The vagal nervous system is also involved in our middle ear, and Porges has a system called Safe and Sound Protocol that uses the vagus for treating anxiety, trauma, attention issues, autism, borderline personality disorder, and more.

Porges also address the problems with behavioral diagnoses. Diagnoses seem to be more important for billing than for understanding underlying effects. There are underlying shared effects and processes among several psychiatric diagnostic categories, like being highly sensitive to noise with resulting flat facial affect, poor vocal prosody, and dampened vagal control of the heart.

Porges writes that he composed this book with the “hope that furthering an understanding of our need to feel safe will lead to new social, educational, and clinical strategies that will enable us to become more welcoming as we invite others to co-regulate on a quest for safety.”

I hope that polyvagal theory becomes common knowledge over time and finds its way into areas like politics and governing, education, and economics. I thought of the zero sum assumptions of game theory, and the individualism of neoliberal economic theory as I read this. We do best when we work together and achieve more when we feel safe. So much of our culture is based on feeling unsafe, and thereby causing others to feel unsafe.

For an introduction to the theory and to Stephen Porges, his website includes articles, interviews, webinars, podcasts, body perception questionnaires, and more. And I encourage you to read this book. I do hope that subsequent editions may include an index. That was my only disappointment in an otherwise remarkable book.

The Pocket Guide to the Polyvagal Theory: The Transformative Power of Feeling Safe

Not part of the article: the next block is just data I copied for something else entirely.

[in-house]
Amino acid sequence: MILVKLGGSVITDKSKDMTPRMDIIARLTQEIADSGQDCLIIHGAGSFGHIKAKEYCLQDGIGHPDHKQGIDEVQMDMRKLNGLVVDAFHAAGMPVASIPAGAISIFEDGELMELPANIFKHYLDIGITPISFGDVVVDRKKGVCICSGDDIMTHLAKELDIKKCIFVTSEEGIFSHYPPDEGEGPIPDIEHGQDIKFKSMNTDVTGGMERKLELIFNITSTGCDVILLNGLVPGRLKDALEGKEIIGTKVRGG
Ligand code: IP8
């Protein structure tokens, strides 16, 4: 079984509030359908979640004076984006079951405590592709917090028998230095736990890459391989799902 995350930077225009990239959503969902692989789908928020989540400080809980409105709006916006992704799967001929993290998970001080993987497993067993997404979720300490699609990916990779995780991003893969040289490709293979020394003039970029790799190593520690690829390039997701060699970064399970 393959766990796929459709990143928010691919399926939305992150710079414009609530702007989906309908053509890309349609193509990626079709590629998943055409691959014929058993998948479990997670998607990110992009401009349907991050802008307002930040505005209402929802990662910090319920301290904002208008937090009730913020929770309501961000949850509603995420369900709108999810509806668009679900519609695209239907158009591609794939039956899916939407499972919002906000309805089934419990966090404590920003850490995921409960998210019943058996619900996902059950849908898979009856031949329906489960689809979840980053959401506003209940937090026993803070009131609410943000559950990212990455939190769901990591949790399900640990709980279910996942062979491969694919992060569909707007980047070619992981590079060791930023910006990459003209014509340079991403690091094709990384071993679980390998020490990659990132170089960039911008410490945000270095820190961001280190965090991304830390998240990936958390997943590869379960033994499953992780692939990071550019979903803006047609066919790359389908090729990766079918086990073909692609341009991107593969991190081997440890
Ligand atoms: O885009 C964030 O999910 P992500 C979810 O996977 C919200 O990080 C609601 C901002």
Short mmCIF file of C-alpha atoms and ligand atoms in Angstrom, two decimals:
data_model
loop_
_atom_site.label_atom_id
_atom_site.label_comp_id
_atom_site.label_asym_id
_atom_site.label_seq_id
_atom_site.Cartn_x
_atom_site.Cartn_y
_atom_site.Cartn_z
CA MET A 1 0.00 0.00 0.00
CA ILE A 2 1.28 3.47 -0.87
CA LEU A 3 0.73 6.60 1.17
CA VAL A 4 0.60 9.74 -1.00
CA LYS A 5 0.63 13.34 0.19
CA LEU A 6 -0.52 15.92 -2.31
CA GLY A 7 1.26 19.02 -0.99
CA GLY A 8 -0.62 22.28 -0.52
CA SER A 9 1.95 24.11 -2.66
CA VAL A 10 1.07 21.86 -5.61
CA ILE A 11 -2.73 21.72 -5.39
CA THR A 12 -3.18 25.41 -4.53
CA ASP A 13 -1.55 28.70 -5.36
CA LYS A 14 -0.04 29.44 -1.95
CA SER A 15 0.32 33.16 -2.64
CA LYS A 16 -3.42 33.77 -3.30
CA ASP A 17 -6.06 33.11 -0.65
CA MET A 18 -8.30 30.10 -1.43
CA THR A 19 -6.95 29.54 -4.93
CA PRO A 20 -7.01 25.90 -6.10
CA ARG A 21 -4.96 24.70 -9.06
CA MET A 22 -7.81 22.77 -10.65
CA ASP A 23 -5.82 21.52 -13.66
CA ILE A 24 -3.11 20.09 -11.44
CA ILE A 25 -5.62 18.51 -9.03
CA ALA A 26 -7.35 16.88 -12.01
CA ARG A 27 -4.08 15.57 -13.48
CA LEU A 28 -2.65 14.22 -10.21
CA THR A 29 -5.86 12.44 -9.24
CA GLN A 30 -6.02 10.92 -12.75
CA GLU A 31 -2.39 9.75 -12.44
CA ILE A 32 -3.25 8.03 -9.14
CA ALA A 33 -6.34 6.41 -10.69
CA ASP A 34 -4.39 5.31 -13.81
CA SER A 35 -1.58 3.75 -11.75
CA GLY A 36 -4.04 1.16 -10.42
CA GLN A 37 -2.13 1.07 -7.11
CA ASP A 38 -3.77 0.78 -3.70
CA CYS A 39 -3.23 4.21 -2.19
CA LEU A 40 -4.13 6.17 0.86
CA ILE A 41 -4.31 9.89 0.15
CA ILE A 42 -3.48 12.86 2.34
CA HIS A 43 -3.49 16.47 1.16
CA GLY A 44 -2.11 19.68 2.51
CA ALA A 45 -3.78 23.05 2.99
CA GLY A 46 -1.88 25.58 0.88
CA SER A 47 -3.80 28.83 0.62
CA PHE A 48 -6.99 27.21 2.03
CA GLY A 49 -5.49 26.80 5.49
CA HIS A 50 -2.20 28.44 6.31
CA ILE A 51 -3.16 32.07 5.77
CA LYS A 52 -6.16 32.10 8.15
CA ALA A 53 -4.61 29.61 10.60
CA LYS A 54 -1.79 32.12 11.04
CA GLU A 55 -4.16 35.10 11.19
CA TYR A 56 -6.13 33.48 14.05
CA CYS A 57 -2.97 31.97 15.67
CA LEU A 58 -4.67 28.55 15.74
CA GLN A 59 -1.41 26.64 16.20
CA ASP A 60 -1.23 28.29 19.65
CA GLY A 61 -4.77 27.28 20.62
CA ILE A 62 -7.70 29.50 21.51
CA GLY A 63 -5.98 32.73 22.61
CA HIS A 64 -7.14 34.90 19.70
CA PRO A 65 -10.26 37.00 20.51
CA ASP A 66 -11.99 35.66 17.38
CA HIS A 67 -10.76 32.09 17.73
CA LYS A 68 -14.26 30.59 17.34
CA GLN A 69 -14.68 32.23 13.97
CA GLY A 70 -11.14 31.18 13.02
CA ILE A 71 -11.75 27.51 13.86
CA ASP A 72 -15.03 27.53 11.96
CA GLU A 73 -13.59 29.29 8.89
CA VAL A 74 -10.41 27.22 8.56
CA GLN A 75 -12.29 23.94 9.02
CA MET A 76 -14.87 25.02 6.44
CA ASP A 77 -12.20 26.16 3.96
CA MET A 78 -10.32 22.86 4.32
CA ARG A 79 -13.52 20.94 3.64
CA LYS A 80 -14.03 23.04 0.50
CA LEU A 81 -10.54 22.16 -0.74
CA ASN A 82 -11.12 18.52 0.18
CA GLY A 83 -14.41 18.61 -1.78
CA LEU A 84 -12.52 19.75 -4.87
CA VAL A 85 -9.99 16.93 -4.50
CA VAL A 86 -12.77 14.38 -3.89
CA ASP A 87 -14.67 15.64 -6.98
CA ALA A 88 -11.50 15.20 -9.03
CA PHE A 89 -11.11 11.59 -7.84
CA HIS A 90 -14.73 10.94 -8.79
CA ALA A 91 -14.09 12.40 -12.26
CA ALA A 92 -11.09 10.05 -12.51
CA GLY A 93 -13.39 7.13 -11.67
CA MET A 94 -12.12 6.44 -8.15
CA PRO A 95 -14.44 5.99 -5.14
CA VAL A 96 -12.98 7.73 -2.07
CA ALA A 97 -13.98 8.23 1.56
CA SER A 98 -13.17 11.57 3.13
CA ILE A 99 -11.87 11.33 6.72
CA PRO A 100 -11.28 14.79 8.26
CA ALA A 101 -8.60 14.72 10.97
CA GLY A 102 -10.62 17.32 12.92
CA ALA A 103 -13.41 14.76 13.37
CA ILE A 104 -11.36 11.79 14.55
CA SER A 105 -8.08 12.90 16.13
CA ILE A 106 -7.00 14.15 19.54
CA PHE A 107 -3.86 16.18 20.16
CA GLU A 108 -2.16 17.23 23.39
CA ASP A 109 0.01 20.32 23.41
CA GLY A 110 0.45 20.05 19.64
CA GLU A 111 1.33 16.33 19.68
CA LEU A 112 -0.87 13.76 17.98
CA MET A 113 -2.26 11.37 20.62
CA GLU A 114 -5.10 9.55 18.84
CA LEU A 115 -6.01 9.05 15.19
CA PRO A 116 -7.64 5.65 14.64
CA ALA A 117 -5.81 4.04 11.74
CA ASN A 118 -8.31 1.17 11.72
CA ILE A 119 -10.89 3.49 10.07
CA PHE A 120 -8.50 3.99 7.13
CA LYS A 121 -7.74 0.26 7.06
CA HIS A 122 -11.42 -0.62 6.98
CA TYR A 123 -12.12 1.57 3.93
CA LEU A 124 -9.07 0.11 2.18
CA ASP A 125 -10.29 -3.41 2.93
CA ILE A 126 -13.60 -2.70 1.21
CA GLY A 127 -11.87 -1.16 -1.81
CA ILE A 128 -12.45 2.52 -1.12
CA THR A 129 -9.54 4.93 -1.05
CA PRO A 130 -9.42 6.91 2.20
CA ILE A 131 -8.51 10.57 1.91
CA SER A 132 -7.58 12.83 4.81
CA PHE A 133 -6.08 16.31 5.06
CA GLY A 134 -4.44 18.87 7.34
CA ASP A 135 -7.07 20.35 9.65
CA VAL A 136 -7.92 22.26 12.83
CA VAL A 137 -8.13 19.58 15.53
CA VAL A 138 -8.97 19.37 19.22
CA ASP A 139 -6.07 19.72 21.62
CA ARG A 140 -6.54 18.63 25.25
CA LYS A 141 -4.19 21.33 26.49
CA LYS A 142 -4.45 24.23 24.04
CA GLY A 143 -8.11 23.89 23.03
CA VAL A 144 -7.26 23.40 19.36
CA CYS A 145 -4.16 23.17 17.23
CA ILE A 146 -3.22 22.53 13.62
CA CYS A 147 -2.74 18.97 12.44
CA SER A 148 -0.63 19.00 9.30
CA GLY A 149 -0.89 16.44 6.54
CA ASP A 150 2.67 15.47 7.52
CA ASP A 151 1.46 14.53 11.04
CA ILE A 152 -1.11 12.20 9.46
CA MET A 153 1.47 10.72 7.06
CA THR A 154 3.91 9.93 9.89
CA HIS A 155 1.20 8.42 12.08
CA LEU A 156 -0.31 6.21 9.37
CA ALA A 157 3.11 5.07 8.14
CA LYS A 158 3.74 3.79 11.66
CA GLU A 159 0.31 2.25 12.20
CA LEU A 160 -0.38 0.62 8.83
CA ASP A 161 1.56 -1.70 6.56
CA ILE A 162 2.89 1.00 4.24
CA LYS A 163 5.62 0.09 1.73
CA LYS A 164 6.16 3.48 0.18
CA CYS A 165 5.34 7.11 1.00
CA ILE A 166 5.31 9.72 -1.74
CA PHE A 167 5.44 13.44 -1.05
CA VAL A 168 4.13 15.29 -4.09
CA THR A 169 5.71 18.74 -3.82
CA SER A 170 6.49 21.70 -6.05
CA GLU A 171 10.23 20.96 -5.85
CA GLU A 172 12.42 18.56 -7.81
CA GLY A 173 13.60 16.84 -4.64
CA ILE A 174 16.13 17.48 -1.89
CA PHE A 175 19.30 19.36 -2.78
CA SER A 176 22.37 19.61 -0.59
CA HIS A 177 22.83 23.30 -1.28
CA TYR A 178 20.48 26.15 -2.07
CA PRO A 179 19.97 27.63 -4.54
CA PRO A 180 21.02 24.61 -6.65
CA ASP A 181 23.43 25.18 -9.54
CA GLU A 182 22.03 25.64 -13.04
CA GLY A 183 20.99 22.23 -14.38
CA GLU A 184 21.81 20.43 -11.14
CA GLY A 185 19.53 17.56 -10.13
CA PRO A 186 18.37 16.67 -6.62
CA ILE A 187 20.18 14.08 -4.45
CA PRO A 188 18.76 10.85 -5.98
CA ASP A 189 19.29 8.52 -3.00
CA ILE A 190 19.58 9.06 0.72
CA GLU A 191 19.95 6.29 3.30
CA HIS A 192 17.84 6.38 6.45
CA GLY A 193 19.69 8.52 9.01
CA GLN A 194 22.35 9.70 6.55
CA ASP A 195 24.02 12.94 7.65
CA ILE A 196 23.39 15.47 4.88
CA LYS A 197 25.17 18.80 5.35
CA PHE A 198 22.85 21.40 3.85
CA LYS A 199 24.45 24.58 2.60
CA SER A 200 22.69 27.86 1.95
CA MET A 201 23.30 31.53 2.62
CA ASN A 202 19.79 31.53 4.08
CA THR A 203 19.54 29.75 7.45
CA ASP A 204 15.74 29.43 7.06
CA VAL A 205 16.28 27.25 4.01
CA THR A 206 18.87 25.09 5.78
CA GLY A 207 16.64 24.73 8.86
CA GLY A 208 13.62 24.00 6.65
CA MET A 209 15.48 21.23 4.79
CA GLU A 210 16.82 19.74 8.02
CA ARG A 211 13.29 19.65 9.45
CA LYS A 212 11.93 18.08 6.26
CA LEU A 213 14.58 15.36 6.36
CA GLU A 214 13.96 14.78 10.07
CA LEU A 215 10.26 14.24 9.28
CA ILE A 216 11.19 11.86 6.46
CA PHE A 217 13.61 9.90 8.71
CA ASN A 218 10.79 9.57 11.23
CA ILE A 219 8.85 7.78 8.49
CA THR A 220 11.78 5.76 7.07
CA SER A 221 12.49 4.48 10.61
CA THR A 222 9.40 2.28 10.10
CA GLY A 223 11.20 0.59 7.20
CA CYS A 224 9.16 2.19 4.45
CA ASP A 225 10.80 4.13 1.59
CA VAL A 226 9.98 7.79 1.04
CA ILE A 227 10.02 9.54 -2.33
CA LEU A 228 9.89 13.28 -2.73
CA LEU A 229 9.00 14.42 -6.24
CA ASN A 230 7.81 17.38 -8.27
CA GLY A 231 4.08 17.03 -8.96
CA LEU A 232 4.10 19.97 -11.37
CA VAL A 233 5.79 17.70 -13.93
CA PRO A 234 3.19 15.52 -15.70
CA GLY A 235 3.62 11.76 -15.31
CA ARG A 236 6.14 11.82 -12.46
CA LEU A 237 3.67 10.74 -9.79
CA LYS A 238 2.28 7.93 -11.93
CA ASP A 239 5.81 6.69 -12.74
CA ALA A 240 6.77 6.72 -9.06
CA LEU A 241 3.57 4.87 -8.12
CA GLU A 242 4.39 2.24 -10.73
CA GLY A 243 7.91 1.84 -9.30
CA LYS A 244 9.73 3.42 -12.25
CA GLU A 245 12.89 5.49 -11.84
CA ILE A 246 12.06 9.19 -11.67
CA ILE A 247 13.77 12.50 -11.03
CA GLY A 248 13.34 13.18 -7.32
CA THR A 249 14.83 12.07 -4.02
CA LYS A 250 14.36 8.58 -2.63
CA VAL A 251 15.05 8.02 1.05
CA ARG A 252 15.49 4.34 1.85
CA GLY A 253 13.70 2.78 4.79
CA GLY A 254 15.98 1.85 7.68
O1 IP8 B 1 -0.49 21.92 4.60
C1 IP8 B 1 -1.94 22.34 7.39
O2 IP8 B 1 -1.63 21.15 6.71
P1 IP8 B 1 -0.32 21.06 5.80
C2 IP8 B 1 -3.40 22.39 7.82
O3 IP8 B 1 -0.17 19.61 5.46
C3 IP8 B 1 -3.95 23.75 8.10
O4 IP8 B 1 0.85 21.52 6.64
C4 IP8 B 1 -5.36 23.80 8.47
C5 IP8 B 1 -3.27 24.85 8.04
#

Stephen W. Porges

W. Norton and Company

September 2017

288 Pages, Softcover

Book Review: The Pocket Guide to the Polyvagal Theory

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Stan Rockwell, PsyD

Stan Rockwell, PsyD, LPC has been working in the mental health field for over 40 years. He has worked as a therapist at a state hospital, a community mental health center and has been in private practice since 2009. He has also worked in disaster mental health, crisis intervention, as a client rights investigator and advocate, training and research, and graduate student supervision. He is a past chair of professional development for the Virginia Counselors Association. He has been a volunteer field tester for the World Health Organization in the development of the ICD 11 since 2013 and has been reviewing books for since 2012. He also teaches a class at the College of William and Mary that combines taijiquan and qigong with science and Chinese philosophy. He uses eastern and western methods in his counseling psychology practice. You can find him online at and

APA Reference
Rockwell, S. (2018). Book Review: The Pocket Guide to the Polyvagal Theory. Psych Central. Retrieved on November 23, 2020, from
Scientifically Reviewed
Last updated: 28 Mar 2018
Last reviewed: By a member of our scientific advisory board on 28 Mar 2018